The personal data of 500m user accounts worldwide were compromised during a state-sponsored cyber attack in 2014, which was only revealed in 2016. The stolen data included names, email addresses, telephone numbers, passwords and encrypted security questions and answers, the ICO said on Tuesday.
The ICO said the fine related to the impact on 515,121 accounts that were co-branded as Sky and Yahoo services in the UK, for which Yahoo! UK Services Ltd is the data controller. ICO said Yahoo had failed to take appropriate measures to prevent the theft of data and failed to ensure that data was processed by Yahoo
Google, Facebook, Instagram and WhatsApp have been hit with a privacy complaint within hours of GDPR taking effect Friday. Privacy-advocacy group Noyb.eu said all four companies are forcing people to adopt a "take it or leave it" approach with regard to privacy - essentially demanding that users submit to intrusive terms of service.
The European Union
n the dynamic world of cyber security, breaches are both tightly guarded and, sadly, imminent.
Combing through data, market research and threat-defense efforts taken by enterprises can be a daunting task. Here at Cyber Security Hub, we both track the latest industry news and make it more navigable for the IT professional. CSHub coverage extends outwards
ThreatMetrix recently analysed more than a billion web transactions taking place in the travel and entertainment industries.
Southeast Asian telcom giant Singapore Telecommunications Limited left approximately 1,000 customer routers wide open to a potential attack via an unprotected port. The flub occurred after the region
The feds are warning that the North Korean APT group known as Hidden Cobra is mounting active attacks on U.S. businesses (and others globally), including organizations in the media, aerospace, financial and critical infrastructure sectors.
According to a United States Computer Emergency Readiness Team (US-CERT) bulletin released Tuesday, the state-sponsored group is using two families of malware against U.S. assets: A remote access tool (RAT) dubbed Joanap; and a Server Message Block (SMB) worm known as Brambul. https://threatpost.com/hidden-cobra-strikes-again-with-custom-rat-smb-malware/132375/
Two Canadian banks have reported that they may be targets of a hack, after bad actors claimed that they electronically accessed personal and account information.
On Monday, both Bank of Montreal and Simplii Financial (the banking subsidiary of the Canadian Imperial Bank of Commerce) announced that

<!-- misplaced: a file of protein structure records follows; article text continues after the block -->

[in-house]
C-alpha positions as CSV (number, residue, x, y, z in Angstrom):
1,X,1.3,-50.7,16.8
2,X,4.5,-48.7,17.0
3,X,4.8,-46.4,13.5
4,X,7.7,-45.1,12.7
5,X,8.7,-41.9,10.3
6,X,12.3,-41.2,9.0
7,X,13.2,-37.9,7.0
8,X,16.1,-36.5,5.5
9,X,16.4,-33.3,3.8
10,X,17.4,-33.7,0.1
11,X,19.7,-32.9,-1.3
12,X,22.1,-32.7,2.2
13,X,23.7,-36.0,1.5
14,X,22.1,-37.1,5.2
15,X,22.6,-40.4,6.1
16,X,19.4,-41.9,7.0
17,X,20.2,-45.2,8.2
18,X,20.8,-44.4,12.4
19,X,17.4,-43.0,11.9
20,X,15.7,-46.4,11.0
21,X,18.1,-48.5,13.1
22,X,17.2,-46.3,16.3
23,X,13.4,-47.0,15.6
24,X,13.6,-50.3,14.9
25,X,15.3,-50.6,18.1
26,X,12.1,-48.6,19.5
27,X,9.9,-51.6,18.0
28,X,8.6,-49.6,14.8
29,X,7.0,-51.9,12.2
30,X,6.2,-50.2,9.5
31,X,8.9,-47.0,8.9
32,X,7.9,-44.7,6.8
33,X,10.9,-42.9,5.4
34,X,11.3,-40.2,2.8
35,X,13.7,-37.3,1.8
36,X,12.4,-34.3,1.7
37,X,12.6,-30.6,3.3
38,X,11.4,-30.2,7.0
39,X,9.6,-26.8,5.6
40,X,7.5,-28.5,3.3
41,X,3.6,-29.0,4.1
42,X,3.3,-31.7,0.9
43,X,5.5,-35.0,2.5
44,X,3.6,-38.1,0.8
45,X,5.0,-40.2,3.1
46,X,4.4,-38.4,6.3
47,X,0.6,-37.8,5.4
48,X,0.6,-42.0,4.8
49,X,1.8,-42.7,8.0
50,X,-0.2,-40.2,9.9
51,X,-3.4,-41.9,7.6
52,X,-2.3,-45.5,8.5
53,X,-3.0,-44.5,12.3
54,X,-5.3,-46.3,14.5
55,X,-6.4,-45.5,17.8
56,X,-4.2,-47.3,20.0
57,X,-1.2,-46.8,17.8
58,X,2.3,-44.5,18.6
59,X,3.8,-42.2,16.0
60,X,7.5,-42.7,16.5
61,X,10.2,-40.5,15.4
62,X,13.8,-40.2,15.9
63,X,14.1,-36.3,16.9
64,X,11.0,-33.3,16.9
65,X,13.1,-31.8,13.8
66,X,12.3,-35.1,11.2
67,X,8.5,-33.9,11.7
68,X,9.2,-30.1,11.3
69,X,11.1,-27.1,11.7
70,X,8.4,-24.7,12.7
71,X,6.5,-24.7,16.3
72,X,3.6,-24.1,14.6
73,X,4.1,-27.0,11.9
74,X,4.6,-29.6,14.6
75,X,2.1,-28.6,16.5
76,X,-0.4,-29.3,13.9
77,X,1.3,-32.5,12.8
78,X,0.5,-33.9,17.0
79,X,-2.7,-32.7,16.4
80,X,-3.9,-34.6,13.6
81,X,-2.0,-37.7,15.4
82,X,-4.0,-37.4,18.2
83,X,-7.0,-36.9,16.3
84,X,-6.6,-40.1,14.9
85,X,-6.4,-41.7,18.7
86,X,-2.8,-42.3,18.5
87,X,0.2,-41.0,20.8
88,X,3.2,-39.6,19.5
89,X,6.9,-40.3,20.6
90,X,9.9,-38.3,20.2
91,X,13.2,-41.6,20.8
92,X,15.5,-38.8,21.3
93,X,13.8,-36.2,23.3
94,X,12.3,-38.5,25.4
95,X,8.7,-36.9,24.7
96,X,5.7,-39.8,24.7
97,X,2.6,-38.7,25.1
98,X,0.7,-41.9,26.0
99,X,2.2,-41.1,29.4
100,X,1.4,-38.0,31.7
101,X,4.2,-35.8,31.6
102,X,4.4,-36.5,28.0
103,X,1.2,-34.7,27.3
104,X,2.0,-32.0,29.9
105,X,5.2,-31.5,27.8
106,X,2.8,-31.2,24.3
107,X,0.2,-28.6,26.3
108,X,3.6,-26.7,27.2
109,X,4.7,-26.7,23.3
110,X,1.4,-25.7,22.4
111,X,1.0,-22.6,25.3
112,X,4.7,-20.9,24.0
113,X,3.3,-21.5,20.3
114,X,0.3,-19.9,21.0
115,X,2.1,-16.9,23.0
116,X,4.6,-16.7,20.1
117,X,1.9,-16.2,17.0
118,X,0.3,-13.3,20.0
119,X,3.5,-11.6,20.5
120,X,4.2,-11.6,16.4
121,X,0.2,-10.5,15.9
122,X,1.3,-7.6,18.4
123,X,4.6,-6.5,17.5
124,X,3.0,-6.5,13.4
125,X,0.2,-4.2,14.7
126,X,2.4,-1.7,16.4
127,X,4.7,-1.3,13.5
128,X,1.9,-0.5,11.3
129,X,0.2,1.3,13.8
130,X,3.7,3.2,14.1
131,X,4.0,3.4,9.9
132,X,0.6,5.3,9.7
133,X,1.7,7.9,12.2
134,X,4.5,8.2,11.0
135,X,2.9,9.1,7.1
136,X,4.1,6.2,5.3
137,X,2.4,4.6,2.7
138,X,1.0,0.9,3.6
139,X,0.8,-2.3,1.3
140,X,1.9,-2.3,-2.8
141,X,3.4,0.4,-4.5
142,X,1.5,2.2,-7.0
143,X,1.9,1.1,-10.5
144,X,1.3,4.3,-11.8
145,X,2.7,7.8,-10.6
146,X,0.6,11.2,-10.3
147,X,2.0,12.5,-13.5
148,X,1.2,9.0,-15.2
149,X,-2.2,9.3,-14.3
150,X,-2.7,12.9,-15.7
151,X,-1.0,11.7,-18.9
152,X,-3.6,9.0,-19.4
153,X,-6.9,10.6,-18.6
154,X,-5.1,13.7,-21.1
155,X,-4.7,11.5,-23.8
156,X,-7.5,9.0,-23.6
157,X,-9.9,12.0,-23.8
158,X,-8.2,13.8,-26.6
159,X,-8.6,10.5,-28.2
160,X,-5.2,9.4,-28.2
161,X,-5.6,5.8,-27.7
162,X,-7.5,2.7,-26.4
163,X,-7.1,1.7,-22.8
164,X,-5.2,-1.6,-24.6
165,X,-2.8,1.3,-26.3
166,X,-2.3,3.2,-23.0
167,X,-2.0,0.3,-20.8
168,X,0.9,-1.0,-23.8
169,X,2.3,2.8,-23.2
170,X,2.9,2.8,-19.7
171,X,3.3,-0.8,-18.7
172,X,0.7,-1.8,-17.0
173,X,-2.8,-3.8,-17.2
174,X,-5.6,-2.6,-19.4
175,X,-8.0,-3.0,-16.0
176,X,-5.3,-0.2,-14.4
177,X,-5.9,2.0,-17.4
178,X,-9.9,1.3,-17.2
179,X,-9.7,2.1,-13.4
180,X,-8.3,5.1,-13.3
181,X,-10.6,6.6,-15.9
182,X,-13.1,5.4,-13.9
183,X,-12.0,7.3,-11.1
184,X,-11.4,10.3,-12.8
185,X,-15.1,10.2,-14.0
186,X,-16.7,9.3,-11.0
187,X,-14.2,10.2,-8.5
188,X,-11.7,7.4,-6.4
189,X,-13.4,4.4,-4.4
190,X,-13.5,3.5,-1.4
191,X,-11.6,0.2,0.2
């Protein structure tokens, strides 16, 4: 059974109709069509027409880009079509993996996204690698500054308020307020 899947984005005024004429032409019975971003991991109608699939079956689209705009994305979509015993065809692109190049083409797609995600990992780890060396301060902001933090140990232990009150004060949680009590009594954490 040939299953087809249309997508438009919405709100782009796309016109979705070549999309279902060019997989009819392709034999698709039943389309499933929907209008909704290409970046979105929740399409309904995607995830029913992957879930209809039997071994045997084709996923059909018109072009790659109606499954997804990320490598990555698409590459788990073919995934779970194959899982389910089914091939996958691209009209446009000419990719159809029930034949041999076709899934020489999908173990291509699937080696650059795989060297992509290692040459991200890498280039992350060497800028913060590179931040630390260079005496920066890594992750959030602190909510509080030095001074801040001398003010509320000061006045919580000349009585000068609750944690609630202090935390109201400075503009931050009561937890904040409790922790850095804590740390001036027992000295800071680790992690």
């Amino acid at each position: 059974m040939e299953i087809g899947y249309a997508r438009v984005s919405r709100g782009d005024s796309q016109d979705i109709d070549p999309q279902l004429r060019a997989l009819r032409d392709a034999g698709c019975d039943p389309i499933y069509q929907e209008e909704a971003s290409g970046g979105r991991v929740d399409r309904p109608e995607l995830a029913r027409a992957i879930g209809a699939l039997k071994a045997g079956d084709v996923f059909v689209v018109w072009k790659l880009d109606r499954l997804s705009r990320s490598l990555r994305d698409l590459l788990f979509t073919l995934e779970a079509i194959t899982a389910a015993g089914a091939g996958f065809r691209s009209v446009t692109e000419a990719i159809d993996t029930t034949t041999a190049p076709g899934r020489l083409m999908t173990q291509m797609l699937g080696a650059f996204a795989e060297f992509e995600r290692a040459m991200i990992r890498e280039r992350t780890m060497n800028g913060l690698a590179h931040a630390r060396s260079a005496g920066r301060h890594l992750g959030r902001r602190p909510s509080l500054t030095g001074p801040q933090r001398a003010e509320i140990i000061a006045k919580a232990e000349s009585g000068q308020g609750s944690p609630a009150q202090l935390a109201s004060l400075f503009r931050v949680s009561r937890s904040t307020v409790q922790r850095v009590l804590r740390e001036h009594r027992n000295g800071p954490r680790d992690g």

Watch out for malware suspected of being distributed by North Korea, troubleshooting by an Internet service provider could have led to big trouble and reset your routers.
The defences to these attacks are simple: Keep operating systems and software up-to-date with the latest patches. Make sure your anti-malware software is up to date. Scan all software downloaded from the internet before it runs.
Companies need to restrict the permission of employees to install and run unwanted software applications. Disable Microsoft
As Cyber security attacks has been increasing in industries, and it has reach to the airline industry too.
While every business is a potential target when it comes to hacking personal information of customers, consider for a moment taking that threat to a new level. Not only is contact information accessible but a hacker who wants to do serious harm to a group of traveling diplomats, for example, can easily access their flight itinerary to see where they will be and when.
Imagine what terrorists could do with this information. While they may be looking to target individuals and groups on the ground by knowing their destination, they may seek to do even greater harm by hacking into the aircraft controls. Everyone aboard the plane could be at risk.
Canada-based SecurMatic has announced the launch of SecurMatic (Pvt) Ltd, a cyber-security services company supporting organizations in Sri Lanka and South East Asia, with the opening of its Development and Global Security Operations Centre in Colombo.
Airbnb customers are being targeted by scammers who are sending convincing phishing emails